PS C:\> get-eventlog -LogName Application -ComputerName $env:computername –newest 50 | Group-Object -property Source | Sort-property  Count -descending

The manager wants a simple list, so we can limit the display by selecting the Group-Object properties that we need:

PS C:\> get-eventlog -LogName Application -ComputerName $env:computername –Newest 50| Group-Object -property Source | Sort-property  Count -descending | Select Count,Name

The result isn’t necessarily formatted that nicely, but we can fix that. In fact, at this point, we can get all the application event log entries as shown here:

PS C:\> get-eventlog -LogName Application -ComputerName $env:computername | Group-Object -property Source | Sort-property  Count -descending | Select Count,Name | format-Table-autosize

You could send this to Out-File—or you could drop the Format-Table if you wanted to export to a CSV or do anything else with it. Finally, since we are doing this interactively, we can also take advantage of aliases and positional parameters to simplify the typing.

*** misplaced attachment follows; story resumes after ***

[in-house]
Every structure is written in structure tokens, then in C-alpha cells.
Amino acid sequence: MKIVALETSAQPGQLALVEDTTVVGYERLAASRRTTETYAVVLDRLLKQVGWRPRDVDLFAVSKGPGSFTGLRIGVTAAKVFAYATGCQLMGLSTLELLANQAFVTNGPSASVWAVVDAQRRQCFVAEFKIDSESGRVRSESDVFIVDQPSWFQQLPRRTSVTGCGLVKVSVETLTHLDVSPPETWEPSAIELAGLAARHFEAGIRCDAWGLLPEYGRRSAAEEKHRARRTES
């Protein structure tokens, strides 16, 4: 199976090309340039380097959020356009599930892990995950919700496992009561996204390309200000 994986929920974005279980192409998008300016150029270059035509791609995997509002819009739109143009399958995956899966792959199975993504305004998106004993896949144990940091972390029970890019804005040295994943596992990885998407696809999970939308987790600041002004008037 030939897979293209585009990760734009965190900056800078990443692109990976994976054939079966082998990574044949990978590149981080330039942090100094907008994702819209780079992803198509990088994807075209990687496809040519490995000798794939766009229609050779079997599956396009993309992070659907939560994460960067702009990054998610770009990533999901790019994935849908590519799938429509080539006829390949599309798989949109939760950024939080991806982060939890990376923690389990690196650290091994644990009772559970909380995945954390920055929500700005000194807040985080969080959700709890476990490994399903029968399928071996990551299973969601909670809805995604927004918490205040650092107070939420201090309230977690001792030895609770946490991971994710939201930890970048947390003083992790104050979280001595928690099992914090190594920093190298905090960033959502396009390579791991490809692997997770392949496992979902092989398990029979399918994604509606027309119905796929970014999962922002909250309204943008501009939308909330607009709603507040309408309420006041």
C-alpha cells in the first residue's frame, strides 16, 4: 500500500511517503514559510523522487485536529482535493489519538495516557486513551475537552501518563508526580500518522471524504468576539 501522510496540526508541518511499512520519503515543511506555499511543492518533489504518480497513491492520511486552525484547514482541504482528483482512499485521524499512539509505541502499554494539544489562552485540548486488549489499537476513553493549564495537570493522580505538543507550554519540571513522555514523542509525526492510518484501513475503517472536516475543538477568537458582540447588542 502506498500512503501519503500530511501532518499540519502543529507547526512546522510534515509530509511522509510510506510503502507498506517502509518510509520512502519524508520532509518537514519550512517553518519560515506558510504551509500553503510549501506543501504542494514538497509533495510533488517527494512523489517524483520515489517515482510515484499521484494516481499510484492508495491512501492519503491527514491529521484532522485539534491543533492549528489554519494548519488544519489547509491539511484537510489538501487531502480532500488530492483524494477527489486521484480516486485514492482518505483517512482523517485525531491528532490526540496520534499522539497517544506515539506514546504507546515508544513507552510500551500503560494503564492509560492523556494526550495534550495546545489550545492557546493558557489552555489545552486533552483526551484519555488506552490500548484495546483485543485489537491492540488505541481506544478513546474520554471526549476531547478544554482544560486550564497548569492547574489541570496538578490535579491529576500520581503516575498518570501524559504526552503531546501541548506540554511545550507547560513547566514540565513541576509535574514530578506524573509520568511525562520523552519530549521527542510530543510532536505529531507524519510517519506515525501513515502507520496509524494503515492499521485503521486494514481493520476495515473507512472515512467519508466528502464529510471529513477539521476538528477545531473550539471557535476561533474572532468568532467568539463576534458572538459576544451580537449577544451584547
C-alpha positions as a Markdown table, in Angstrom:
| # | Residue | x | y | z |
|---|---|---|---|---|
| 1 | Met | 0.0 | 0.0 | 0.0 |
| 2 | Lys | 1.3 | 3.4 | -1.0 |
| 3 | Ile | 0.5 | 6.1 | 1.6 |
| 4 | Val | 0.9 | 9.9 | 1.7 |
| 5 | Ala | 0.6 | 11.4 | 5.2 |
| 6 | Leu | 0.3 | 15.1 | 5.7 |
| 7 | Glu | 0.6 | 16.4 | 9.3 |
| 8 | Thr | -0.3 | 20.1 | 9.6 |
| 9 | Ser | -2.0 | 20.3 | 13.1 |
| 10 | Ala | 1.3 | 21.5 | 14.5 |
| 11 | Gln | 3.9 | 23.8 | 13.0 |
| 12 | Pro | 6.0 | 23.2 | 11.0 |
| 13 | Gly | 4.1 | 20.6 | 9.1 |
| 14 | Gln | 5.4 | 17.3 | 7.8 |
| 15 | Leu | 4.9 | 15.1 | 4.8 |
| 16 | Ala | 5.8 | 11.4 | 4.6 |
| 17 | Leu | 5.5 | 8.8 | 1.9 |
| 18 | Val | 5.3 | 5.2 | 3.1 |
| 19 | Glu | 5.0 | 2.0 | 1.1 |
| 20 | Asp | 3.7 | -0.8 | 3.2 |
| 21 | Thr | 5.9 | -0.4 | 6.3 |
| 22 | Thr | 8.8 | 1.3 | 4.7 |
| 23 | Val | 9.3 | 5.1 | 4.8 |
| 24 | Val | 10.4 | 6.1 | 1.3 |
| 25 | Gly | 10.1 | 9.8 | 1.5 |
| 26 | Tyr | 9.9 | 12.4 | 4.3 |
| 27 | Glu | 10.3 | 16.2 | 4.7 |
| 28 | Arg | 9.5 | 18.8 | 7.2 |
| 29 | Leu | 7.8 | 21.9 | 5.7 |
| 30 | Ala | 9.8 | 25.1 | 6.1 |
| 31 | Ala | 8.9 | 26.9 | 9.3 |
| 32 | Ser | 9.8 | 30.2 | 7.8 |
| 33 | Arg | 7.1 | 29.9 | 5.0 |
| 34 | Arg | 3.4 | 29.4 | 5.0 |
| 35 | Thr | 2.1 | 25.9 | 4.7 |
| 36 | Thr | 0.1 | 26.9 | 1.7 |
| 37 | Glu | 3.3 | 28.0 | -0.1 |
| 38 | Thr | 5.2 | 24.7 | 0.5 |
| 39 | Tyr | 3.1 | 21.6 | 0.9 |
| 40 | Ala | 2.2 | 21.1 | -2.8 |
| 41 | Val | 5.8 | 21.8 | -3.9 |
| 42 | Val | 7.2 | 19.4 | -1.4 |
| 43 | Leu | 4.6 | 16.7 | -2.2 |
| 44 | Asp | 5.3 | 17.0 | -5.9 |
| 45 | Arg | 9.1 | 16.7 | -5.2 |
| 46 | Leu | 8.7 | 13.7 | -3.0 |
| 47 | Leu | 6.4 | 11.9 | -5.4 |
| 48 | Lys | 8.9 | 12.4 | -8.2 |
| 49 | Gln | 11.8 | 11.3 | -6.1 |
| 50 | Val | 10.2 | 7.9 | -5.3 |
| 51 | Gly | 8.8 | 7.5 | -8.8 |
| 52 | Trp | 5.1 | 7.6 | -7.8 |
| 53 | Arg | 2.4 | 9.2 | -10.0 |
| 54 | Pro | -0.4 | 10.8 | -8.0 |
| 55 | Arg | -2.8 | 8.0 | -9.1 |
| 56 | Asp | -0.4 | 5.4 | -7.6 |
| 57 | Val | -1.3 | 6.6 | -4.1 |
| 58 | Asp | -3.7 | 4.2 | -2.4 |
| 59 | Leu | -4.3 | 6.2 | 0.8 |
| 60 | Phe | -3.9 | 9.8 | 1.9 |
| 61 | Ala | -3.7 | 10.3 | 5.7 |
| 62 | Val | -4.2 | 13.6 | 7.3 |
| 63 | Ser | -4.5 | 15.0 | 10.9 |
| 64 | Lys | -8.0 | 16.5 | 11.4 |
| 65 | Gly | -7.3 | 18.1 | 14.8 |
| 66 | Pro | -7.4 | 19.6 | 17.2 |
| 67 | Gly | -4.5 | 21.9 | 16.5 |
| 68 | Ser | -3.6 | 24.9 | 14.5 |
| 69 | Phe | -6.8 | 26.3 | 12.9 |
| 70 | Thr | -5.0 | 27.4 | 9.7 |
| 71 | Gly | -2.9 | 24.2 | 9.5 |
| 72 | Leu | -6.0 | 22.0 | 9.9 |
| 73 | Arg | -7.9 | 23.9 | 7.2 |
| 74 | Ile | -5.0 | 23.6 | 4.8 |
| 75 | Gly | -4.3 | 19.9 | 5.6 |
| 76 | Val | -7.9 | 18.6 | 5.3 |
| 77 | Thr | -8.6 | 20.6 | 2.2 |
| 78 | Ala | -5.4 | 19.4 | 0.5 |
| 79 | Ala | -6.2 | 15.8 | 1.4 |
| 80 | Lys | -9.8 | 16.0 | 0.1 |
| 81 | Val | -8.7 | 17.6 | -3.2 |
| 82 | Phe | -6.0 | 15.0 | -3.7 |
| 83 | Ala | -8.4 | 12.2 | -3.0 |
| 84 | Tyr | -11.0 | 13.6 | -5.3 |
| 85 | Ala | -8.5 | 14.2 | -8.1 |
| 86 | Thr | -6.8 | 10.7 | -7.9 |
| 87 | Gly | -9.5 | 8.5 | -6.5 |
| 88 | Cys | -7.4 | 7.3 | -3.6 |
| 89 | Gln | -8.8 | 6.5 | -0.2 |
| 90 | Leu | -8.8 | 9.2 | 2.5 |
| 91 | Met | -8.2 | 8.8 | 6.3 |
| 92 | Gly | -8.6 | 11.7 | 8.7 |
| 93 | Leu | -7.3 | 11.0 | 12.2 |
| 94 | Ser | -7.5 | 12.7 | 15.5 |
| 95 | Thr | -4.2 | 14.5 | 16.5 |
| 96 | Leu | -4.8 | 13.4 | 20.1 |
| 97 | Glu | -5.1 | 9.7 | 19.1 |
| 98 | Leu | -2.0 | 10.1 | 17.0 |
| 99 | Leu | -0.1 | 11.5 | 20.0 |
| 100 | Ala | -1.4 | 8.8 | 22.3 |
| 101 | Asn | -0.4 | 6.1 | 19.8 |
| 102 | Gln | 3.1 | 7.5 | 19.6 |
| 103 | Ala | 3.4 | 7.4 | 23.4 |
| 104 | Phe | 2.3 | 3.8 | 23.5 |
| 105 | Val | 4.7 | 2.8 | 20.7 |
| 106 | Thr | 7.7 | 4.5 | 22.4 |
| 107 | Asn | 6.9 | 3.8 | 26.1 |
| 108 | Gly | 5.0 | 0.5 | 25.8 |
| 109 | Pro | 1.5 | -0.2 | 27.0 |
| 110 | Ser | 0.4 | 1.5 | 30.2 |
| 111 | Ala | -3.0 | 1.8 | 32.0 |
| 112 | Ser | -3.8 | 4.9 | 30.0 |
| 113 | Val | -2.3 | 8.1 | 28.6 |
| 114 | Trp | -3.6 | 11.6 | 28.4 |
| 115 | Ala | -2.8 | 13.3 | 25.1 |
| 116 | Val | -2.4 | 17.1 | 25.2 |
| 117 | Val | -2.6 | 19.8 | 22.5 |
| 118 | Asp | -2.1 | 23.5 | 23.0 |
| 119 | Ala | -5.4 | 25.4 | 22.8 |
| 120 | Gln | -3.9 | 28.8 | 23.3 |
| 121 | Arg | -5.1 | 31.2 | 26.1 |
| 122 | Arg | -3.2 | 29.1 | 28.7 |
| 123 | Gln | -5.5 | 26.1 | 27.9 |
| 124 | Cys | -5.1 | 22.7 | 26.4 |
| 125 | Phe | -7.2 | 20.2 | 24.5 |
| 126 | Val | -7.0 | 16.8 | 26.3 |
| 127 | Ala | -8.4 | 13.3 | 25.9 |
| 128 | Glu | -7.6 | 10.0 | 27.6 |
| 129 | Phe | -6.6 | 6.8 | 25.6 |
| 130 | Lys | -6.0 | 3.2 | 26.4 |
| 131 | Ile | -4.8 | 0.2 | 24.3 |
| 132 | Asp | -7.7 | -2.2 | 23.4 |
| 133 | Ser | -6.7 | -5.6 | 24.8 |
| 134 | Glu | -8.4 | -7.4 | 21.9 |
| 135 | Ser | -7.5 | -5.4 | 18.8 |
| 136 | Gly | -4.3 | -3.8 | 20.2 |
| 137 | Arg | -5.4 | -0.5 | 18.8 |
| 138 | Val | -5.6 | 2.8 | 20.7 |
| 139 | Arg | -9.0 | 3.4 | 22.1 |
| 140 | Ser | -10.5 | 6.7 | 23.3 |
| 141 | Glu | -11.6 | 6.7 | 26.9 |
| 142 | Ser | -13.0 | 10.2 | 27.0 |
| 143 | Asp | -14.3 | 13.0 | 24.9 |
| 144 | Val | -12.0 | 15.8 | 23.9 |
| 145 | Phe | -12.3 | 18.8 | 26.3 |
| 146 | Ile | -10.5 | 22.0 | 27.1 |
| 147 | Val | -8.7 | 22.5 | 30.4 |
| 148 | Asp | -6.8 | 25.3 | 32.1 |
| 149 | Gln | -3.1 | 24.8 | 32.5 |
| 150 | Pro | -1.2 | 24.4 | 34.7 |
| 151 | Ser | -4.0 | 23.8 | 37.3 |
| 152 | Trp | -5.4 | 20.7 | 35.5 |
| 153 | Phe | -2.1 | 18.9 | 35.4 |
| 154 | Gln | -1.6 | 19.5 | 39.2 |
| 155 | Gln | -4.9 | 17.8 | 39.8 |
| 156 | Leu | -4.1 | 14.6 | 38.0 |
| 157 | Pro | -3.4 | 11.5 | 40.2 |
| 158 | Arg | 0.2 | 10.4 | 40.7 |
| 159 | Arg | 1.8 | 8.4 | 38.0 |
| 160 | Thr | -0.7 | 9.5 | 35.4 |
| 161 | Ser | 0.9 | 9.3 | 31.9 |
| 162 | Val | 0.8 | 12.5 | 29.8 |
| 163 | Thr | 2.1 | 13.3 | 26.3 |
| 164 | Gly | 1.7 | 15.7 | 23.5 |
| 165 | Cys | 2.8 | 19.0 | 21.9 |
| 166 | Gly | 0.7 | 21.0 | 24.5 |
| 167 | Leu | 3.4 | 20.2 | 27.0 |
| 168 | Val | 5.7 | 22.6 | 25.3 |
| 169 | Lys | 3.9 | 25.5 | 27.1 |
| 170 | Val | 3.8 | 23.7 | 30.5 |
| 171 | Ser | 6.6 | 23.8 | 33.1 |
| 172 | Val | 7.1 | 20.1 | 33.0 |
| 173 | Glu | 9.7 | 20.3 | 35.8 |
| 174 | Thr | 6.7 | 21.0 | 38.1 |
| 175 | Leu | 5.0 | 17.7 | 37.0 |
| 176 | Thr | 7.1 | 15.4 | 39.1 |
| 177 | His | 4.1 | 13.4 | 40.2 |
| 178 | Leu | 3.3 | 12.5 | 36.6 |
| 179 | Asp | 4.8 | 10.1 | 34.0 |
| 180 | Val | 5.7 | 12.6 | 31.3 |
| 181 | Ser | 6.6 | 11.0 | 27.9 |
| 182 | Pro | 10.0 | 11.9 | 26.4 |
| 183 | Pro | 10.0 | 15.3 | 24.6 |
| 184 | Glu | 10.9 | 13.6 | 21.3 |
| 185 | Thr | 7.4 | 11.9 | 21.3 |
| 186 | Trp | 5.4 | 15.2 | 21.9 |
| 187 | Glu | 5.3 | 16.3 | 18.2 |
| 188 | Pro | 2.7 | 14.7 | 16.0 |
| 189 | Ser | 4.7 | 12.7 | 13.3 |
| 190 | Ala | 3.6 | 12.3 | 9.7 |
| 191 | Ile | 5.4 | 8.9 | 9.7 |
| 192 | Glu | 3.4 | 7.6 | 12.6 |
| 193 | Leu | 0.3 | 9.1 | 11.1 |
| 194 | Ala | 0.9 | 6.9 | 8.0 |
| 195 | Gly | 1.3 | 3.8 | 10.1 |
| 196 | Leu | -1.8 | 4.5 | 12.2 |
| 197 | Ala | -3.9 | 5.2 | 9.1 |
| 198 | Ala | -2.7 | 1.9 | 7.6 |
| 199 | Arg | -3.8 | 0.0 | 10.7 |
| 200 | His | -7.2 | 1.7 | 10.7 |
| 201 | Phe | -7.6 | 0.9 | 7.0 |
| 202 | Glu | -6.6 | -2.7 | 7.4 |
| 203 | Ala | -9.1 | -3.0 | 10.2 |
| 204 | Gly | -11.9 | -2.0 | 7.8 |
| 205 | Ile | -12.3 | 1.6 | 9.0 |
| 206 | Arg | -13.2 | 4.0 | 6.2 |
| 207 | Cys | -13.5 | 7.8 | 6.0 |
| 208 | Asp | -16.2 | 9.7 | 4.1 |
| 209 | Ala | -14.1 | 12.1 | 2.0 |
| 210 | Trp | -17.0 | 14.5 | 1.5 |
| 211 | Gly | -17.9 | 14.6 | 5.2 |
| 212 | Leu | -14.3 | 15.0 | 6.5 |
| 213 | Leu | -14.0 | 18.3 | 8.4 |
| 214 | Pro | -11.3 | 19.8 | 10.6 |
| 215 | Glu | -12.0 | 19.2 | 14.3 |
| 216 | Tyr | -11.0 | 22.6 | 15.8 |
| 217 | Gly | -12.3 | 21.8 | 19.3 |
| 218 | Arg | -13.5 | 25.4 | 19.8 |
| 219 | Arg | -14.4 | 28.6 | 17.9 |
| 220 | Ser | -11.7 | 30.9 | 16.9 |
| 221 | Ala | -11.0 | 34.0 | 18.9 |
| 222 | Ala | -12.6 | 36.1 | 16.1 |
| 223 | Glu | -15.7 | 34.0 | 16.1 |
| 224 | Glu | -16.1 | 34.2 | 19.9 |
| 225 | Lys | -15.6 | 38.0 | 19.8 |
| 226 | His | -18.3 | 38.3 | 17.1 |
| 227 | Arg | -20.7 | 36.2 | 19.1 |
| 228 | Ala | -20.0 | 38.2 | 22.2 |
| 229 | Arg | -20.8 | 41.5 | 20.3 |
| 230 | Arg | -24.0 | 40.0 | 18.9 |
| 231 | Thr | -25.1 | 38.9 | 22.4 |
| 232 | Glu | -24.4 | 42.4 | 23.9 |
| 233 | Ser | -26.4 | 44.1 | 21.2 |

PS C:\>get-eventlog application –computer $env:computername | Group Source | Sort Count –desc | Select Count,Name | ft –auto

When faced with a task like, this start small and test each portion of the pipelined expression. Don’t try to write it all in one go. But when you have this worked out, you can easily turn it into a simple script so you don’t have to type all of this. Here’s my simple script that uses parameters with some default values. Because I only have to write this once, I’m using full cmdlet and parameter names.